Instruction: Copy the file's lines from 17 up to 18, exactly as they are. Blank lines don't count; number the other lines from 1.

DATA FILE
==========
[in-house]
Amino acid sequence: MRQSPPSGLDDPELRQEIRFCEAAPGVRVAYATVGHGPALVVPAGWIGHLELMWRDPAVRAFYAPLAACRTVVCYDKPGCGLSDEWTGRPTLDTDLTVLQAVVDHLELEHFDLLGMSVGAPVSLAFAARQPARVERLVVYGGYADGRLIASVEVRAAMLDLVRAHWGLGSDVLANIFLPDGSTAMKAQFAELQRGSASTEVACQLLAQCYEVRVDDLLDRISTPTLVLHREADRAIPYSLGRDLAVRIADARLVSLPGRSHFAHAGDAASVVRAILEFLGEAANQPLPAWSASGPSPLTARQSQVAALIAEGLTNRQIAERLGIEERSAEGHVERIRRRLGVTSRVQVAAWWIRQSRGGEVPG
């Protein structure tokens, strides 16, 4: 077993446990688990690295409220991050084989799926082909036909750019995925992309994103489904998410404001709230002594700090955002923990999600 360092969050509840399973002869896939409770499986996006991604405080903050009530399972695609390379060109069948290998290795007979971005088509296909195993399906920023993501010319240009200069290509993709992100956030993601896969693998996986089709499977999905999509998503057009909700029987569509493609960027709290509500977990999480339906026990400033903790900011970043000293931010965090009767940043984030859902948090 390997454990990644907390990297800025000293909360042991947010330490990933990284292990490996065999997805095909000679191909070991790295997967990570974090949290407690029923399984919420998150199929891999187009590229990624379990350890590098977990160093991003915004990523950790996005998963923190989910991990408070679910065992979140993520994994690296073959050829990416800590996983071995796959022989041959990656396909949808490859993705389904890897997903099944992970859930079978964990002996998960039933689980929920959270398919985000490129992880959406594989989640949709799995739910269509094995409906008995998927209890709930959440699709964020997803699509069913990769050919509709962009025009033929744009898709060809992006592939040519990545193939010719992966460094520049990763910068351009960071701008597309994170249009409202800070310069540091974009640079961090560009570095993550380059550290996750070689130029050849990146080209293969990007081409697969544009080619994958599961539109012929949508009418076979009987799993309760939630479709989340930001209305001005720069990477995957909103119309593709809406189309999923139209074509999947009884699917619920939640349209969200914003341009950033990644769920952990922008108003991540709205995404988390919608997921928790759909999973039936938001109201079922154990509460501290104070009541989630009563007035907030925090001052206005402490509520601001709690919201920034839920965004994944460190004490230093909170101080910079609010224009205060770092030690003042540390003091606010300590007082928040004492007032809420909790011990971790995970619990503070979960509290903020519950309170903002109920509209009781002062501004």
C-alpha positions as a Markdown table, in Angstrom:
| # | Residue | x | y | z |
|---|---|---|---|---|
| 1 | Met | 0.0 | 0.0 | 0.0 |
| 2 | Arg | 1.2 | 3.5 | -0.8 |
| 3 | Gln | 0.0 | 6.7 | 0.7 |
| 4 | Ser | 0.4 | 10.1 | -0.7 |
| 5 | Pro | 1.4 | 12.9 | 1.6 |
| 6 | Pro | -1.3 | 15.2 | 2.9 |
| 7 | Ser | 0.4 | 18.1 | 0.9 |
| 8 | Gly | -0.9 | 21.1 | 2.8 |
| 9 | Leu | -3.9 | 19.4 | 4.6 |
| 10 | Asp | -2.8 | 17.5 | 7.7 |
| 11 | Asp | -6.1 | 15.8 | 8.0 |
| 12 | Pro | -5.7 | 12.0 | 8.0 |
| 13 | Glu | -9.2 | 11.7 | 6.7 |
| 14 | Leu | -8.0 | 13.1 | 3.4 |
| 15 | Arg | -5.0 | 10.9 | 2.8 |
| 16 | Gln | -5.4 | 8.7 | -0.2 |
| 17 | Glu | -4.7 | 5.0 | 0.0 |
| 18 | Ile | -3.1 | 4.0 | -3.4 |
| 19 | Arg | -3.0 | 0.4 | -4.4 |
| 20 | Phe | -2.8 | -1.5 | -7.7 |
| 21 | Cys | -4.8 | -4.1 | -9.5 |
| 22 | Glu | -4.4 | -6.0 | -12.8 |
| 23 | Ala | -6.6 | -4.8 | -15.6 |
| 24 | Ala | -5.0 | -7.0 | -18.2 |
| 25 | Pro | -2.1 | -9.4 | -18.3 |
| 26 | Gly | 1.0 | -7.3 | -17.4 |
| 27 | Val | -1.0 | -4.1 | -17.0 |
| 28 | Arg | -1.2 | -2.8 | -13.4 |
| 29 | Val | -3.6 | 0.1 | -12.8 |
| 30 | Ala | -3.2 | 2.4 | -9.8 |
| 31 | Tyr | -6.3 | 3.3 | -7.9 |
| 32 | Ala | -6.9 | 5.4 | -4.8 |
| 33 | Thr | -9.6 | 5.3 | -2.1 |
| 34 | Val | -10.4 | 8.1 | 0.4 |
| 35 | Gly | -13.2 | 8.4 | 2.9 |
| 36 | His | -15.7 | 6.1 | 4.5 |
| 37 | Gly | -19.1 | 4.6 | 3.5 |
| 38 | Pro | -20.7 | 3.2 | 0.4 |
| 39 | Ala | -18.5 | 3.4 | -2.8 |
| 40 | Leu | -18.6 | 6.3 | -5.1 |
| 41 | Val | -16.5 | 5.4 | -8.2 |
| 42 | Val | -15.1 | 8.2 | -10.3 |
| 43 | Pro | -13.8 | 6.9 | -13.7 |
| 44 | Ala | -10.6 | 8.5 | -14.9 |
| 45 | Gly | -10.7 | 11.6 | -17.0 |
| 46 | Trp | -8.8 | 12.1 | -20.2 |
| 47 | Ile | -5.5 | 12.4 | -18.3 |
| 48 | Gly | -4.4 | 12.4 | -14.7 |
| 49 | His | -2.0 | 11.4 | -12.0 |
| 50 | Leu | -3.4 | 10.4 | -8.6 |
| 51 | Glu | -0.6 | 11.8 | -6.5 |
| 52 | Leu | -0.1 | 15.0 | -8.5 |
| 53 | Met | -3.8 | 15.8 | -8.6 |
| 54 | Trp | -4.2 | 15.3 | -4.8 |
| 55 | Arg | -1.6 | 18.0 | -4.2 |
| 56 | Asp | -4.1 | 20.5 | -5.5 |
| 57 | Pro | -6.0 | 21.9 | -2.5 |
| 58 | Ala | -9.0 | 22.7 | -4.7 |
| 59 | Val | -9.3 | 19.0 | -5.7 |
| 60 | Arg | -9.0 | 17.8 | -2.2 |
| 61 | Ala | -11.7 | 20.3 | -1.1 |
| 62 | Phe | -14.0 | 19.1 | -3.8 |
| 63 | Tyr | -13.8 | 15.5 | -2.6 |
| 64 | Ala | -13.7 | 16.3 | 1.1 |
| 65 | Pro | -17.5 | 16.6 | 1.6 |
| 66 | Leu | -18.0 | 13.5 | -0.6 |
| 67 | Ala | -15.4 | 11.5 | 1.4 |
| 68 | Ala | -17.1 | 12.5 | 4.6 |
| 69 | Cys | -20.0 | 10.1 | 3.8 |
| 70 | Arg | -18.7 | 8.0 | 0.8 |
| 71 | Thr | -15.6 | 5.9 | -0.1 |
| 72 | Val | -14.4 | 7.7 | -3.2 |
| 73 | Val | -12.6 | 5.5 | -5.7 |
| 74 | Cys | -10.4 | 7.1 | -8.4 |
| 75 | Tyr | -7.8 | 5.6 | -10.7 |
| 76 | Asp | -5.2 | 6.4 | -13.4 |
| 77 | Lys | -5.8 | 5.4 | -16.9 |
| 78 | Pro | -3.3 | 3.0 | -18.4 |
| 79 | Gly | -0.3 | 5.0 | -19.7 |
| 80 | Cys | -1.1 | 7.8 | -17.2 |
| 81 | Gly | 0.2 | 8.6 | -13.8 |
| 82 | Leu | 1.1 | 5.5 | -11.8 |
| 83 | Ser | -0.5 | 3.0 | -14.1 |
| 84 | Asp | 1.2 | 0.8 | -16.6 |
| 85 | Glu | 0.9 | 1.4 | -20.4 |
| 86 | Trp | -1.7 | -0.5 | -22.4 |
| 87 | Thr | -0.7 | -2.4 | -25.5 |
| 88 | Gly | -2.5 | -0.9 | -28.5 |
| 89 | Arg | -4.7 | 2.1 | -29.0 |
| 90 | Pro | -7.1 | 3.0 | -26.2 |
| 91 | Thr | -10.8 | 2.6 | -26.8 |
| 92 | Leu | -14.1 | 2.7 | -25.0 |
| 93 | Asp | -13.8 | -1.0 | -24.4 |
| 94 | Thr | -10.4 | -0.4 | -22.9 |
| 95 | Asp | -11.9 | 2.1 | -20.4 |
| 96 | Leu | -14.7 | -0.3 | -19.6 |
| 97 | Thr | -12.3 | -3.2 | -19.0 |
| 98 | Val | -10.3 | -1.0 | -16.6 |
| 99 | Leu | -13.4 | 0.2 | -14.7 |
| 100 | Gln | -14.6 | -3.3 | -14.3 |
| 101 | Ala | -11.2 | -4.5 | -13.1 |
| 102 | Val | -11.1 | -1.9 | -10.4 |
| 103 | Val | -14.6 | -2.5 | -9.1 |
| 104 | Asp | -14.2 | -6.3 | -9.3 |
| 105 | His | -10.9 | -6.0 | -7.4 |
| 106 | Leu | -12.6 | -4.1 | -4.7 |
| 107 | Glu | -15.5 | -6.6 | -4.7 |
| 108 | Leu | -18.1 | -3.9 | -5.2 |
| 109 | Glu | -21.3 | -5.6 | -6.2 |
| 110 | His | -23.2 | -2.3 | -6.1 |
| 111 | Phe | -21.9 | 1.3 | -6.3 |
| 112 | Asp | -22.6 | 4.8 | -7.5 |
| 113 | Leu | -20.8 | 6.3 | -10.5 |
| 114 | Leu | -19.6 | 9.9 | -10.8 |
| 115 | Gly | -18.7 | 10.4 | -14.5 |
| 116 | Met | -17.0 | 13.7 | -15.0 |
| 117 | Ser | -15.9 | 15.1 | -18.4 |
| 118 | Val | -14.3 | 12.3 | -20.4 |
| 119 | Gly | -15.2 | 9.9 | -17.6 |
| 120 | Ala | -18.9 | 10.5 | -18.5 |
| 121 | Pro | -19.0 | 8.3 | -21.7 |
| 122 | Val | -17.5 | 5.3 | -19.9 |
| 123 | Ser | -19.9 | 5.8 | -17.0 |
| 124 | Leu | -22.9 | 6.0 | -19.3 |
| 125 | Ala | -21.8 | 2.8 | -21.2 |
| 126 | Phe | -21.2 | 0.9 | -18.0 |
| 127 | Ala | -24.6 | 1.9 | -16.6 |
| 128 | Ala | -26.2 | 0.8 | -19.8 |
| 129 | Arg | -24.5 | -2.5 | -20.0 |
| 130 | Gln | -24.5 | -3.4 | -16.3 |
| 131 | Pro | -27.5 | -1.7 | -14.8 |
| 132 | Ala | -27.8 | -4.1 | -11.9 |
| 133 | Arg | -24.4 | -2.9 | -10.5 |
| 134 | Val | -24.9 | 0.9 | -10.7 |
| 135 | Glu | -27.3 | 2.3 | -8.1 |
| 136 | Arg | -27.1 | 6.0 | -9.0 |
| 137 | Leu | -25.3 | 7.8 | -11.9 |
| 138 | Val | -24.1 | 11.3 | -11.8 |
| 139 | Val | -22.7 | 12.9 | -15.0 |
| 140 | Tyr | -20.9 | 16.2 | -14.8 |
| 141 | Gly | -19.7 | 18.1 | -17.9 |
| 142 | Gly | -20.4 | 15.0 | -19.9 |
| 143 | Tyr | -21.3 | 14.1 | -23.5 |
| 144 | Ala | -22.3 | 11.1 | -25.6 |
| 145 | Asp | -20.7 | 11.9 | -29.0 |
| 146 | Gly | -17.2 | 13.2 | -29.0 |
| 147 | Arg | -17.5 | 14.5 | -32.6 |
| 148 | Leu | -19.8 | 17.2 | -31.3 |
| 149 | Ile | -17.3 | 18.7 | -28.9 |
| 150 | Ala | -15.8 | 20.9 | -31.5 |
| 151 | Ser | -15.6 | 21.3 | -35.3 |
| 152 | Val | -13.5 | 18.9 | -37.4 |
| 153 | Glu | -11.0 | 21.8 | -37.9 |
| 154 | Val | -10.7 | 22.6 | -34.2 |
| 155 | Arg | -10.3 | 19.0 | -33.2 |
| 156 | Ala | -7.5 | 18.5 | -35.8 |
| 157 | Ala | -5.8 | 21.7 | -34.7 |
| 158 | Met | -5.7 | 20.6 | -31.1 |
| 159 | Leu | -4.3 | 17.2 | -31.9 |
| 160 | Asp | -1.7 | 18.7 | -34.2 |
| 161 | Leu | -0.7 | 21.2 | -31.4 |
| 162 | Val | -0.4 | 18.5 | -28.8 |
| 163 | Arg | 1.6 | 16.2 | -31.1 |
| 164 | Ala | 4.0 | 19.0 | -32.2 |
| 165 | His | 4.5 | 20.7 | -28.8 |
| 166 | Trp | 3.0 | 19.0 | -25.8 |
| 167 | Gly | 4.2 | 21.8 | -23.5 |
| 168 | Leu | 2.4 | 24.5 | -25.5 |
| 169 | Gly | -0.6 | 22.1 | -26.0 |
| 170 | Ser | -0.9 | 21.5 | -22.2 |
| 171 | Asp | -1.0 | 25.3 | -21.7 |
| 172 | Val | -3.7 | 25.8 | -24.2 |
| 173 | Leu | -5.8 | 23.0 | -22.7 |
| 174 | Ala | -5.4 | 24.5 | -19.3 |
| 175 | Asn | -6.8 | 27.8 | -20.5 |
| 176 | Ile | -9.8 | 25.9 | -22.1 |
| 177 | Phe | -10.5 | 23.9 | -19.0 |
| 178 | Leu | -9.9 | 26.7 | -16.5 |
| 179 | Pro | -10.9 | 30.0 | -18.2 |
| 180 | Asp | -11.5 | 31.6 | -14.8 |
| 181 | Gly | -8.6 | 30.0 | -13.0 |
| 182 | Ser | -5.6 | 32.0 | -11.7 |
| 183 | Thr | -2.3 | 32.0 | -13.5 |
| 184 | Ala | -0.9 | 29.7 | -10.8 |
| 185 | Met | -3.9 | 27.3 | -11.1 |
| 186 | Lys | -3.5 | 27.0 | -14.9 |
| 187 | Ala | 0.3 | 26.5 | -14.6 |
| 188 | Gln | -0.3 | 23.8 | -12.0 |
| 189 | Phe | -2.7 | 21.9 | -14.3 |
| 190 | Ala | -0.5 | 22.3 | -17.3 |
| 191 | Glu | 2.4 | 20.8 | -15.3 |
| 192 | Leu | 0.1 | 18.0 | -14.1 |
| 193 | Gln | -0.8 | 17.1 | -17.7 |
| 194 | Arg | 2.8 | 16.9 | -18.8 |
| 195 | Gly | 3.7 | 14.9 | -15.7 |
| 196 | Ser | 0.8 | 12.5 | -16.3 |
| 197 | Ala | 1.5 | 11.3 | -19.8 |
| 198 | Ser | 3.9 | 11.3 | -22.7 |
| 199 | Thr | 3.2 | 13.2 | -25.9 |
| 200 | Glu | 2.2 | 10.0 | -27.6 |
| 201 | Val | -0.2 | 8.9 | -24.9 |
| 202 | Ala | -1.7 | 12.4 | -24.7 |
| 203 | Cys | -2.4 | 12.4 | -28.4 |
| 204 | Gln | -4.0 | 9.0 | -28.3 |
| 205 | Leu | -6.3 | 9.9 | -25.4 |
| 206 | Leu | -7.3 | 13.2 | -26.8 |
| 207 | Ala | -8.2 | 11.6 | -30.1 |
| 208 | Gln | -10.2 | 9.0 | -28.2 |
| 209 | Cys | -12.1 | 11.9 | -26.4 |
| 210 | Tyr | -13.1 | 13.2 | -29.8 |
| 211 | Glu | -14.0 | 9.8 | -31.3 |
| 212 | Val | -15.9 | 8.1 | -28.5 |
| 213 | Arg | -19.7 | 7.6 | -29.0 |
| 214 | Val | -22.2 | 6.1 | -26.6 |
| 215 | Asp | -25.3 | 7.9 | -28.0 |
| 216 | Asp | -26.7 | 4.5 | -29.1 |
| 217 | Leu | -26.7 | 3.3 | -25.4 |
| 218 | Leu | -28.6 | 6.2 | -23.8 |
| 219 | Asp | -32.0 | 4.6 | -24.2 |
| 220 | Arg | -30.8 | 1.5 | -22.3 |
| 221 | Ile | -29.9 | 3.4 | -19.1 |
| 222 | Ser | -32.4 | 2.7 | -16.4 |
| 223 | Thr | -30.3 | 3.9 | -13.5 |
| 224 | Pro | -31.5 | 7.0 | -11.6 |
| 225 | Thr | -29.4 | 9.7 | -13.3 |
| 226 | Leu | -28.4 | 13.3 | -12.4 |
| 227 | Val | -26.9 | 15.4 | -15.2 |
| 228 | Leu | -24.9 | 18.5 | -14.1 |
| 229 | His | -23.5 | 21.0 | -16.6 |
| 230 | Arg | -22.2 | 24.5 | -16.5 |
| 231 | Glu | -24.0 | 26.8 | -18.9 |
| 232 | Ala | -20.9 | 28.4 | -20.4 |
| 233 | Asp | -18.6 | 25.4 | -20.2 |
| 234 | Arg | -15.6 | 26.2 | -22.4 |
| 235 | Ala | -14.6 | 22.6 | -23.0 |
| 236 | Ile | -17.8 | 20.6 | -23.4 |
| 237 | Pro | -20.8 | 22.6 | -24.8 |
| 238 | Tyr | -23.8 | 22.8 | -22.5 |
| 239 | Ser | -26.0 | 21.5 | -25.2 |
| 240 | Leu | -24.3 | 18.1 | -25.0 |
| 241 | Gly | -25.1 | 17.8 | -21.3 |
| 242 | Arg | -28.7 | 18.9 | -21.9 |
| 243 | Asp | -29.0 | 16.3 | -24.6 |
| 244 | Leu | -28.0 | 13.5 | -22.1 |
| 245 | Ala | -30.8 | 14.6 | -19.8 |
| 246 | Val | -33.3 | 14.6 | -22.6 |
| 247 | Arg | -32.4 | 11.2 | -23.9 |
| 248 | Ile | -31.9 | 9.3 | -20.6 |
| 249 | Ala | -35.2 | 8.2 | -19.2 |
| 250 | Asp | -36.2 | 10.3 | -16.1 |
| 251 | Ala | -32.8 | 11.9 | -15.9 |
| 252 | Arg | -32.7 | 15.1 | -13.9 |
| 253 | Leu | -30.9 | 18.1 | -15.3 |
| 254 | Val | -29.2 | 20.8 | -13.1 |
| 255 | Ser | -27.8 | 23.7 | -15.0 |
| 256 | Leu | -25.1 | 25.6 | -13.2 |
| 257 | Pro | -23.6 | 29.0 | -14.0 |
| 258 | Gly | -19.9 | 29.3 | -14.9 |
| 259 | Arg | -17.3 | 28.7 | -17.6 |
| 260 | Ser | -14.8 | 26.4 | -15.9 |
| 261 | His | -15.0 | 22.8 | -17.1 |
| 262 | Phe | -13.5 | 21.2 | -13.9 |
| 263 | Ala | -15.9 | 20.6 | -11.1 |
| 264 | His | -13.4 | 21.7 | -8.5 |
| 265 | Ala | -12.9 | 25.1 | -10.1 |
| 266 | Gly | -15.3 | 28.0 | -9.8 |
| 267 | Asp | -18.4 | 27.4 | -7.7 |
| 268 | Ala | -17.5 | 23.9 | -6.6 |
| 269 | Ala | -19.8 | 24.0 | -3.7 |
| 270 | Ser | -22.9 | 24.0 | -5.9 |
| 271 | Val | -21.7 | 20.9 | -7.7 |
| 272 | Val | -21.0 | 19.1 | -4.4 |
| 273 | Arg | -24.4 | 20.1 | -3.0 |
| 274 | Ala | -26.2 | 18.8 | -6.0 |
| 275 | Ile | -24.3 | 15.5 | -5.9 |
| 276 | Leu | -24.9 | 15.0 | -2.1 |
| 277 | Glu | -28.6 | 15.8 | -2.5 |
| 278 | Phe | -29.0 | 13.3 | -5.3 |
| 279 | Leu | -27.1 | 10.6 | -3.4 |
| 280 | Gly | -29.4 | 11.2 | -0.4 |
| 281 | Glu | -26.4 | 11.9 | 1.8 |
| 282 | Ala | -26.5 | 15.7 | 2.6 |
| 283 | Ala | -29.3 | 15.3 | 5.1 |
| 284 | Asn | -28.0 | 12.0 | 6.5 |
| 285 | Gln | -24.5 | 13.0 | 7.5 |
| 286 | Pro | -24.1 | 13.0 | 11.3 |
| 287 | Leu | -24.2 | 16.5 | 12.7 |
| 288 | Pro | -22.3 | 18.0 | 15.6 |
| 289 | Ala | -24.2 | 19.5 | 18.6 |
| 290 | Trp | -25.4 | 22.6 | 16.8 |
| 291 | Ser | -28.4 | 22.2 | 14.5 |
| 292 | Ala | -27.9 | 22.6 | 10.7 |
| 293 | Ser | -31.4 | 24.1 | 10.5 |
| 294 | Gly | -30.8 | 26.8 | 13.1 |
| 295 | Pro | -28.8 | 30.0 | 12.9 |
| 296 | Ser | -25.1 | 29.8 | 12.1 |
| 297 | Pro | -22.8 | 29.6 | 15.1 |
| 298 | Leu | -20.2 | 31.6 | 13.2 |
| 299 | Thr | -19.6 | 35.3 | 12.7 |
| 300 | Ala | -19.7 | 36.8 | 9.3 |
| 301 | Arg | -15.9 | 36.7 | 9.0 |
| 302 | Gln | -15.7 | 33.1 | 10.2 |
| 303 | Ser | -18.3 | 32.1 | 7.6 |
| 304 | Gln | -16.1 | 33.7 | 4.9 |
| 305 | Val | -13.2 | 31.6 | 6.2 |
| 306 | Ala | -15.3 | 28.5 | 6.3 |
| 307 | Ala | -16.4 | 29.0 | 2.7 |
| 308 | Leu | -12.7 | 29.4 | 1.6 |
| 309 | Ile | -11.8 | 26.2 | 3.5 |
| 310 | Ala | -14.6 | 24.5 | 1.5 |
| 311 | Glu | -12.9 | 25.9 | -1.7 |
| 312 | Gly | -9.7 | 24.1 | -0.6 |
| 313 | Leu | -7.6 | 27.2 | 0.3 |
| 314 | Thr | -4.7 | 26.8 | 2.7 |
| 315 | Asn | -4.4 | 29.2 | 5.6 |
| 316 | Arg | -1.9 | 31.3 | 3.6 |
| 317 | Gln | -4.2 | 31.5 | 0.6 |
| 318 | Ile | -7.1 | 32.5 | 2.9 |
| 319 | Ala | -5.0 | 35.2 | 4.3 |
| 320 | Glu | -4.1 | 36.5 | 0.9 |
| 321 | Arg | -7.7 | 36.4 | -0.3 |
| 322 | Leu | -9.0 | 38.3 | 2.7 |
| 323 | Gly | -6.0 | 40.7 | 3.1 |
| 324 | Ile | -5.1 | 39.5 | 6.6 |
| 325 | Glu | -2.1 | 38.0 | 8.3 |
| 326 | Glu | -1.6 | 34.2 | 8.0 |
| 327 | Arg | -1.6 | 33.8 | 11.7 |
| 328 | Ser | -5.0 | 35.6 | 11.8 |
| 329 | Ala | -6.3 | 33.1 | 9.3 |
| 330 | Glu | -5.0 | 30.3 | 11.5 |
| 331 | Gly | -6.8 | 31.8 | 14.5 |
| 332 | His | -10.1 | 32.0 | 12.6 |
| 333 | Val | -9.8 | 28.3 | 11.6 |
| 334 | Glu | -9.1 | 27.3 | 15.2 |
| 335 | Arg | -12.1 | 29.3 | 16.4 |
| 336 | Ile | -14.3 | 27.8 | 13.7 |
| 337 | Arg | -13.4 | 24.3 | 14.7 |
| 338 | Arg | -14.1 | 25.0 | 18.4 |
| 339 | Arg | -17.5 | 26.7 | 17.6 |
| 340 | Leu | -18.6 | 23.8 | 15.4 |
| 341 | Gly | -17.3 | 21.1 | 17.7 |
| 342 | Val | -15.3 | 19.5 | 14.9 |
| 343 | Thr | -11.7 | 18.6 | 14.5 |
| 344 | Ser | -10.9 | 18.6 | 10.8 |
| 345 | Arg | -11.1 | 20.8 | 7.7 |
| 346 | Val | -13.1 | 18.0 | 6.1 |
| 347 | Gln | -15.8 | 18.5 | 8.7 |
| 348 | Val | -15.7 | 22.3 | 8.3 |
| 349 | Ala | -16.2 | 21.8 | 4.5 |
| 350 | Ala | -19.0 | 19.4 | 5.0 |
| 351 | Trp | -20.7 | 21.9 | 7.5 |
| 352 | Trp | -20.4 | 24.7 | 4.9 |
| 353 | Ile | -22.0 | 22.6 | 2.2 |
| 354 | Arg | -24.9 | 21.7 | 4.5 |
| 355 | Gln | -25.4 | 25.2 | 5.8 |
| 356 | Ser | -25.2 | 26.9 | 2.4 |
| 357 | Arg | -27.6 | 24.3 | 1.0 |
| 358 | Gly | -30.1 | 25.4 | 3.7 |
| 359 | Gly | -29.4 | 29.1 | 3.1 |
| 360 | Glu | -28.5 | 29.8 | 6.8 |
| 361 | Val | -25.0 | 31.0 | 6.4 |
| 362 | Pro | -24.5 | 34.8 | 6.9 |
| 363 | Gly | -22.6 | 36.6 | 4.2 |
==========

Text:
| 11 | Asp | -6.1 | 15.8 | 8.0 |
| 12 | Pro | -5.7 | 12.0 | 8.0 |